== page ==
Naomi Osaka was born in Osaka, Japan. Her father, Leonard Max Francois, is Haitian and mother, Tamaki, is Japanese.
At the age of three, she moved to Long Island, where her father had lived prior to going to college. A few years later, she moved down to Florida and today lives in Fort Lauderdale.
But, the 20-year-old still calls one place her real home.
“New York is very nostalgic,” said Osaka. “When I come here I always have memories of when I was a kid. Sometimes I walk down the streets I walked down when I was a little kid. Everything feels so much smaller. It’s an interesting feeling.
“But every time I come here, I’m very happy,” said Osaka.
Adding to her joy during this visit is her eye-opening run to her first Grand Slam semifinal on Thursday at the tournament and venue that means the most to her.
“I used to play here when I was a little kid, so these courts aren’t new to me,” Osaka said of the USTA Billie Jean King National Tennis Center grounds.
“I always thought if I were to win a Grand Slam, the first one I’d want to win is the US Open, because I have grown up here and then my grandparents can come and watch. I think it would be really cool,” said Osaka, who trounced Lesia Tsurenko, 6-1, 6-1, on Wednesday in less than an hour on another hot afternoon in Arthur Ashe Stadium.
The first Japanese woman to make a Grand Slam semifinal since Kimiko Date in 1996 at Wimbledon, Osaka will face No. 14 Madison Keys on Thursday night. The American Keys, a 2017 US Open finalist, defeated No. 30 Carla Suarez Navarro of Spain, 6-4, 6-3, Wednesday night.
The 20th seed has matched the sizzling temperatures this fortnight with some searing play of her own. She has dropped just one set and in her first three matches she lost a total of seven games, highlighted by a 6-0, 6-0 blanking of Aliaksandra Sasnovich in the third round.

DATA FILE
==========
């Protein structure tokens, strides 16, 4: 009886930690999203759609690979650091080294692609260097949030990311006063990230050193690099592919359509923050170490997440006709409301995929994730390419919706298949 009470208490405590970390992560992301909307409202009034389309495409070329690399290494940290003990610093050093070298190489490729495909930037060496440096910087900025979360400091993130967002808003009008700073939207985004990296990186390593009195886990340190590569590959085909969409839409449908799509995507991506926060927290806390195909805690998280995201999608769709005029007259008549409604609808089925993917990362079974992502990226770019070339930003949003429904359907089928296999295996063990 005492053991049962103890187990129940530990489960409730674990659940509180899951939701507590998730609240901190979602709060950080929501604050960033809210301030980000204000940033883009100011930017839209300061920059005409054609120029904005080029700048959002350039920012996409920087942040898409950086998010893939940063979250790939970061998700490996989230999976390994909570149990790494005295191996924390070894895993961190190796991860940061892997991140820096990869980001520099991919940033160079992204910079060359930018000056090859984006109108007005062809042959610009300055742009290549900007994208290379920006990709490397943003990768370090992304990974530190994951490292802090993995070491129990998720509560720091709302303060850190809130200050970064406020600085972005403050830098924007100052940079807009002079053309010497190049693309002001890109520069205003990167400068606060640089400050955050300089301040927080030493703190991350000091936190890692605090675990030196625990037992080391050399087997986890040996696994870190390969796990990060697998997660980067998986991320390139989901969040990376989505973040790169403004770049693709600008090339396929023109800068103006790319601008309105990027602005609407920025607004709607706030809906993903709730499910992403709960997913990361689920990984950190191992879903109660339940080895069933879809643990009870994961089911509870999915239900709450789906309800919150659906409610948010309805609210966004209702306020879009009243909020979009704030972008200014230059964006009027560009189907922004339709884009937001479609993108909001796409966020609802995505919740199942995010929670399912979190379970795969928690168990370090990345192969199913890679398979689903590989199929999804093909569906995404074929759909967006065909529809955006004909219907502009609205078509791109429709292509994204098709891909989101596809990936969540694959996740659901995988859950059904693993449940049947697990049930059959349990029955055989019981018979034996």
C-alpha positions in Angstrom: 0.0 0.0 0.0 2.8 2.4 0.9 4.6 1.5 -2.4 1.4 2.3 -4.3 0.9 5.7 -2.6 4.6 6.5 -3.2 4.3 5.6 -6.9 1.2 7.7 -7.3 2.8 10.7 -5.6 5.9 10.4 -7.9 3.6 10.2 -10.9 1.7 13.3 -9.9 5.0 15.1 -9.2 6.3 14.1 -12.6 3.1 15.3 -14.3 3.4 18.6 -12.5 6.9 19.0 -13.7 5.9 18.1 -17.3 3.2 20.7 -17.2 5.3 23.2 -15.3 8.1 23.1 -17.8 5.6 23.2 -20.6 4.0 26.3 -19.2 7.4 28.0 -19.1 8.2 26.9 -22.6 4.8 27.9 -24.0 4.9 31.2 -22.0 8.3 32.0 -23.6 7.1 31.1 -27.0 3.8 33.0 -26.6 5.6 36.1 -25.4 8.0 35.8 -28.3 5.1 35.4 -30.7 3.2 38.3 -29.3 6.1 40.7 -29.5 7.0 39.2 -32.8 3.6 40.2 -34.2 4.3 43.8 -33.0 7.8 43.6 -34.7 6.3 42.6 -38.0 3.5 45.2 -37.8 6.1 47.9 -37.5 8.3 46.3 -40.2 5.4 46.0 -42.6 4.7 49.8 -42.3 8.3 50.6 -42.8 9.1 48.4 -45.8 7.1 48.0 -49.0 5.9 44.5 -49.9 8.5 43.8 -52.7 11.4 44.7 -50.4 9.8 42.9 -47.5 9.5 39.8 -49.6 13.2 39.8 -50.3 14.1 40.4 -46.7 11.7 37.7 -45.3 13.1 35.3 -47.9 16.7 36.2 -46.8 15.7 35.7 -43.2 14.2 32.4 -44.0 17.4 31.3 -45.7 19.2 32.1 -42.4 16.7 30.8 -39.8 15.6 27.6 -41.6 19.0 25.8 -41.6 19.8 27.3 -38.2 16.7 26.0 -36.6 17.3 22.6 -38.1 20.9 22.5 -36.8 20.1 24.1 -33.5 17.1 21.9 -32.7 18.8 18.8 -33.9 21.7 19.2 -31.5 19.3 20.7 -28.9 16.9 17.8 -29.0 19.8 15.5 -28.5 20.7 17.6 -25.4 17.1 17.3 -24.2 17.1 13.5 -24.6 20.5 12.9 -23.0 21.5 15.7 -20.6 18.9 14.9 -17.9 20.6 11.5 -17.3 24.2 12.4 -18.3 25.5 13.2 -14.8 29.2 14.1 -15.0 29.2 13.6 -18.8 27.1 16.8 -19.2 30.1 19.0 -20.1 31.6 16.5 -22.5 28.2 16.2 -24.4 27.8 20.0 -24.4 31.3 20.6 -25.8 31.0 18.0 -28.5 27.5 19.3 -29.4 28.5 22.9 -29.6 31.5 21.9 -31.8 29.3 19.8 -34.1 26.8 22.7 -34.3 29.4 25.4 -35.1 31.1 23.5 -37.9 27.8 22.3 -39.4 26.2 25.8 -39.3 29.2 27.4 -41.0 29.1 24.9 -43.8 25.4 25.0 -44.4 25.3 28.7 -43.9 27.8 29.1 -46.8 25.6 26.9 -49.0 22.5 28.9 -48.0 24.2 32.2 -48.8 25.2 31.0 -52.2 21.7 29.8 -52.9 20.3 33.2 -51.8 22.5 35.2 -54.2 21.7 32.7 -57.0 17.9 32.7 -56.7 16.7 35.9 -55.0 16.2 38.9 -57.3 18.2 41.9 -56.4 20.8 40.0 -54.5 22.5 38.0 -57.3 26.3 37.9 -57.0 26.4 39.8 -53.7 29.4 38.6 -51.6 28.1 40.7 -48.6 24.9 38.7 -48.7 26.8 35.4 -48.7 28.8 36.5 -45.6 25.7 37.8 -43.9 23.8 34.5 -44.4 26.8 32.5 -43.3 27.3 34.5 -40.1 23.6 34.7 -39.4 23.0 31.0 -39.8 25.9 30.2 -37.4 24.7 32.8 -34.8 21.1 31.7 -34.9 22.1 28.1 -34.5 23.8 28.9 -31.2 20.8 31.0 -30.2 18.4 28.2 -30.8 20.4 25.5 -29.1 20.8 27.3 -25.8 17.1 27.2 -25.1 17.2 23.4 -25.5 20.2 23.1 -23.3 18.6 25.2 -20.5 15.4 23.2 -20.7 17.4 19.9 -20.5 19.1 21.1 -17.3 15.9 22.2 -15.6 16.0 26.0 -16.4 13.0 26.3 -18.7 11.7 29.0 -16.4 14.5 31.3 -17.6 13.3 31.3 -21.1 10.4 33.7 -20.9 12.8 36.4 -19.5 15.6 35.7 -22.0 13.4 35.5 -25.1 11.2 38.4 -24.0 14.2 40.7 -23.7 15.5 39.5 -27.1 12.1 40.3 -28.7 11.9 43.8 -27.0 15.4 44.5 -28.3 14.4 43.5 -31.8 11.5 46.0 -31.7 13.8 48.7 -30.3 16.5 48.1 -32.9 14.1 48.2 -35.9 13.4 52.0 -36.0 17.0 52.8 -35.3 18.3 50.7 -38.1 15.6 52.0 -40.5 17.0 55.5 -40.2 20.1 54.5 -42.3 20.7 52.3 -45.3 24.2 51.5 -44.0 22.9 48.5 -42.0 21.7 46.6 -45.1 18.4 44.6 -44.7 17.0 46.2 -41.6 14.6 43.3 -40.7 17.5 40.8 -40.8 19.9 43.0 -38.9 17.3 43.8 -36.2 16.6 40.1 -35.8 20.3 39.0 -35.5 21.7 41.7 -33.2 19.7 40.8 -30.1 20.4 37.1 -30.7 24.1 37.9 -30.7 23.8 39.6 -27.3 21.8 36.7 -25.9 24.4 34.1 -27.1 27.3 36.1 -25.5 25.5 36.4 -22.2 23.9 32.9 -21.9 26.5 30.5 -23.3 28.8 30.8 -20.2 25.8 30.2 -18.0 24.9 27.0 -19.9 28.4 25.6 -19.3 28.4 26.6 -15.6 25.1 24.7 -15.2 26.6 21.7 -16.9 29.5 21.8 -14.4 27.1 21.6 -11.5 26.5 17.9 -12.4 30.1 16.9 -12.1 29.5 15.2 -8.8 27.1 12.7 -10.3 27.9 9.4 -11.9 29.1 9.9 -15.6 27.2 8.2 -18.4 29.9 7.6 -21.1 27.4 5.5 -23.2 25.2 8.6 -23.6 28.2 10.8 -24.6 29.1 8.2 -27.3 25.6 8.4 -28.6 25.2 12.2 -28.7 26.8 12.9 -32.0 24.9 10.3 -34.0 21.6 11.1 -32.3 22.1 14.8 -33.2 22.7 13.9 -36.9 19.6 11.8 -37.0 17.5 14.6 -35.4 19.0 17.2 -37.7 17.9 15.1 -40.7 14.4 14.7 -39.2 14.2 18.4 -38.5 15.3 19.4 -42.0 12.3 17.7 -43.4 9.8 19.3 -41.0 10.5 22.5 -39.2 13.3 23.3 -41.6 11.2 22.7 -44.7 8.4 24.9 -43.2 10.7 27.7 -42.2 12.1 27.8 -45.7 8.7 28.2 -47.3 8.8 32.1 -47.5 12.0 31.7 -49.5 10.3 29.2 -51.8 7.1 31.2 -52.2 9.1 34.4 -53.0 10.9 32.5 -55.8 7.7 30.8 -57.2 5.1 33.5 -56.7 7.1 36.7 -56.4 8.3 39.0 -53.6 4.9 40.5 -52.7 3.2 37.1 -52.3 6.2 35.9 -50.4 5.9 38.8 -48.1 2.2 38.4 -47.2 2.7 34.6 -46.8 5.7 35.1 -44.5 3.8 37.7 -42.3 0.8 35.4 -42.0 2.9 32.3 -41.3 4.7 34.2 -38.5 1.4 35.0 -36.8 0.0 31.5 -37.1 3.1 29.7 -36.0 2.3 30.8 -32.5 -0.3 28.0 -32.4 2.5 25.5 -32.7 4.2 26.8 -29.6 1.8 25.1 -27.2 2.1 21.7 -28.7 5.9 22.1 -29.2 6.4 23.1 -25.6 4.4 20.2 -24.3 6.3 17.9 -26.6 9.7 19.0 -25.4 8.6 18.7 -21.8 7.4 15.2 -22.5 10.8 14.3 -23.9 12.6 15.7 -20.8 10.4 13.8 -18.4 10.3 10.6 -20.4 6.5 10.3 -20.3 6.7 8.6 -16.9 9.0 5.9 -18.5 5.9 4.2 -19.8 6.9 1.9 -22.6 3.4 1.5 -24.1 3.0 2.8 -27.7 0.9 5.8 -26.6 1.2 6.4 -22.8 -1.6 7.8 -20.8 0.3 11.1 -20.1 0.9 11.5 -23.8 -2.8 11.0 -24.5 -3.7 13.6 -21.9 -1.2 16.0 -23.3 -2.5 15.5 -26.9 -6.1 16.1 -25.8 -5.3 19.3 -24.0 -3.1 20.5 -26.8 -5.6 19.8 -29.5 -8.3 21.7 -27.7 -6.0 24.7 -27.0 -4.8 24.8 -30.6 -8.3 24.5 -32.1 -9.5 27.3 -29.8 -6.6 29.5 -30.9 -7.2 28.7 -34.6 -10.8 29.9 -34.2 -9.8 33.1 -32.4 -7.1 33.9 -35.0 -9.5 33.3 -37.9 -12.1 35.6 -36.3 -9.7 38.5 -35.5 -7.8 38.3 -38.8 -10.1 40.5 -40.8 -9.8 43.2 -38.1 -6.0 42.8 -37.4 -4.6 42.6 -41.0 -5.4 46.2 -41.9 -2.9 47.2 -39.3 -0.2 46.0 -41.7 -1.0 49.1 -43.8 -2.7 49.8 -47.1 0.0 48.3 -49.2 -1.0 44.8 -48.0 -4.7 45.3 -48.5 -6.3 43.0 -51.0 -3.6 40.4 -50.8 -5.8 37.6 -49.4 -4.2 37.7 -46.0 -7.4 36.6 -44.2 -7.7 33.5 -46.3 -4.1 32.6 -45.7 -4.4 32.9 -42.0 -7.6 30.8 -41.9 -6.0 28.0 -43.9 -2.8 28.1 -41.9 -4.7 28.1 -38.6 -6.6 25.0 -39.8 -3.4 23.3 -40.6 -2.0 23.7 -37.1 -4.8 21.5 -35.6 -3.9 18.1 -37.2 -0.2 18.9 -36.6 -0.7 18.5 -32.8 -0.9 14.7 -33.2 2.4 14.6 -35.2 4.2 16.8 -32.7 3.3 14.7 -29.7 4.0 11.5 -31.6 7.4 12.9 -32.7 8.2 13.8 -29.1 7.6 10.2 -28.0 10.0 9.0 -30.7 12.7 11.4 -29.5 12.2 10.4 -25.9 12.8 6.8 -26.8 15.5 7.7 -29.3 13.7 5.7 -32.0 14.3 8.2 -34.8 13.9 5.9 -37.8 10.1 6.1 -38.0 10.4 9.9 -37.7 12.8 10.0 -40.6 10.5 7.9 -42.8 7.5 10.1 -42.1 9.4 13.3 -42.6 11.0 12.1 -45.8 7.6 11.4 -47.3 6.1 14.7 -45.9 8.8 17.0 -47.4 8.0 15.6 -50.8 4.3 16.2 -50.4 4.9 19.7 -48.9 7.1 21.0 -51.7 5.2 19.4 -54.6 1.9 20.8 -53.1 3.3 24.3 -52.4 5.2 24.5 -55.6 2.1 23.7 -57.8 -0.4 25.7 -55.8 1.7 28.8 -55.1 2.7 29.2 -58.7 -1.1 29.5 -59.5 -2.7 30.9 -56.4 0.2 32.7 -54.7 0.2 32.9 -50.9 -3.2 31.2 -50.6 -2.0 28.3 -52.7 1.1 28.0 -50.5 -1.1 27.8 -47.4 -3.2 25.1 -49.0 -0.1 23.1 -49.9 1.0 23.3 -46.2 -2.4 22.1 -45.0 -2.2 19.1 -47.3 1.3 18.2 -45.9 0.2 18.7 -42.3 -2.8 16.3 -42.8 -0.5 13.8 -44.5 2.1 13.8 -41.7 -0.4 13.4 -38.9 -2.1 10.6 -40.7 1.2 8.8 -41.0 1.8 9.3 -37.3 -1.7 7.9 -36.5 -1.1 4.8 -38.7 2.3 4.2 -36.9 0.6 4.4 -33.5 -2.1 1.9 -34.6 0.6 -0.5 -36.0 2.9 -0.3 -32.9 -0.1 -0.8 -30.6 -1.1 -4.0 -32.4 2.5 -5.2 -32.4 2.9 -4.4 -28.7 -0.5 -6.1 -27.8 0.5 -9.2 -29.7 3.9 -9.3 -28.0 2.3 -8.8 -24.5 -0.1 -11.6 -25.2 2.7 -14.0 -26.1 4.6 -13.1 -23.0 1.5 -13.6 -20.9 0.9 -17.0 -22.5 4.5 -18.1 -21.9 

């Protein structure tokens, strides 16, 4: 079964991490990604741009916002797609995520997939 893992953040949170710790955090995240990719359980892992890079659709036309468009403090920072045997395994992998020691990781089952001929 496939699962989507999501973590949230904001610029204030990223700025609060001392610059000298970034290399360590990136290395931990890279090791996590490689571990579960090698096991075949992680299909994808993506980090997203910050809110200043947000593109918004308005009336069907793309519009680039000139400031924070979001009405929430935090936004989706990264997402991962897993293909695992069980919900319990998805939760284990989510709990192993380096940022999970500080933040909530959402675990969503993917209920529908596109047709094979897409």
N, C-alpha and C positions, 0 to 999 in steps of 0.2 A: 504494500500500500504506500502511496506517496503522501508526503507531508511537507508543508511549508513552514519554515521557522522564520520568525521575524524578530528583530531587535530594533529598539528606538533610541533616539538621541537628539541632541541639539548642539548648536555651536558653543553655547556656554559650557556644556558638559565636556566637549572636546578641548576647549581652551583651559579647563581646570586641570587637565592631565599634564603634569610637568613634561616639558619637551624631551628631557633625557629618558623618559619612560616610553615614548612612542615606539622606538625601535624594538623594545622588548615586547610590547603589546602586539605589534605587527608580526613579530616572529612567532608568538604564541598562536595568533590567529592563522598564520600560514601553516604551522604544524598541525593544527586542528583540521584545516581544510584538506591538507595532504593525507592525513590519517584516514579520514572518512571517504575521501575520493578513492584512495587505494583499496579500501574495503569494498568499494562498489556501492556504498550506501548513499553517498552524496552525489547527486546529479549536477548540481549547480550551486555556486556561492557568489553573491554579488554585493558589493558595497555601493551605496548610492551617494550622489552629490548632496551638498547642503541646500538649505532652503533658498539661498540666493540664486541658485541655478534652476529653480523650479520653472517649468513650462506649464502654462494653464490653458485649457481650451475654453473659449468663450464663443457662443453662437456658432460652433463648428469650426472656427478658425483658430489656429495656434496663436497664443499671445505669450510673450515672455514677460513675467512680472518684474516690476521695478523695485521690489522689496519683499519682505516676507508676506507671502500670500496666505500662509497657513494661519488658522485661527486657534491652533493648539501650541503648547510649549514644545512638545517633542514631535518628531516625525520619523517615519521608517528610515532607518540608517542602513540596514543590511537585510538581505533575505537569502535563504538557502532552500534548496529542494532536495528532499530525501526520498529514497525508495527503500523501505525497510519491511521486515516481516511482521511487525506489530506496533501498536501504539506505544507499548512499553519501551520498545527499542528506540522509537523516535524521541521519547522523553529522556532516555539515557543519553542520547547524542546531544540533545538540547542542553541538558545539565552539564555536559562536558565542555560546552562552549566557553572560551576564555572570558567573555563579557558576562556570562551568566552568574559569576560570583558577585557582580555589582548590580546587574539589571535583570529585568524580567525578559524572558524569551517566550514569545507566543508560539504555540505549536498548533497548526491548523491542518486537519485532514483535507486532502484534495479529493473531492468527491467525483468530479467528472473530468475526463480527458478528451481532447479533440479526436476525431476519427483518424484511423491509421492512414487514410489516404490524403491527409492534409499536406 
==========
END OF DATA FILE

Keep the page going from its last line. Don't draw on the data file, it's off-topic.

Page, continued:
Photos: Best of Naomi Osaka at the 2018 US Open
Osaka had made an immediate splash at last year’s Open when she knocked out defending champion Angelique Kerber in the opening round. She made it to the third round before losing.
This year, she returned in the middle of a breakout season. Osaka opened the year with her first fourth-round at a Grand Slam at the Australian Open, before really exploding by winning the prestigious Indian Wells title, beating Maria Sharapova, Karolina Pliskova and Simona Halep along the way. The following week, she knocked out Serena Williams in the first round at Miami.
Her success has made her more focused on the court.
“My mentality,” said Osaka. “Like in Indian Wells, I get a bit distracted if I’m in the lead. And now I feel like I’m finding it easier to try to close it up as quickly as I can.
“I fought for every point, I think that’s something that I’ve struggled with in the past. I think I’ve matured a little bit,” she said after her quarterfinal victory.
Being at home in New York, Osaka has been finding the hustle and bustle of the city as a useful tool to prepare for her matches.
“I just like walking in the city,” she said. “It’s just there is a lot of energy. I feel like it’s a good exercise.”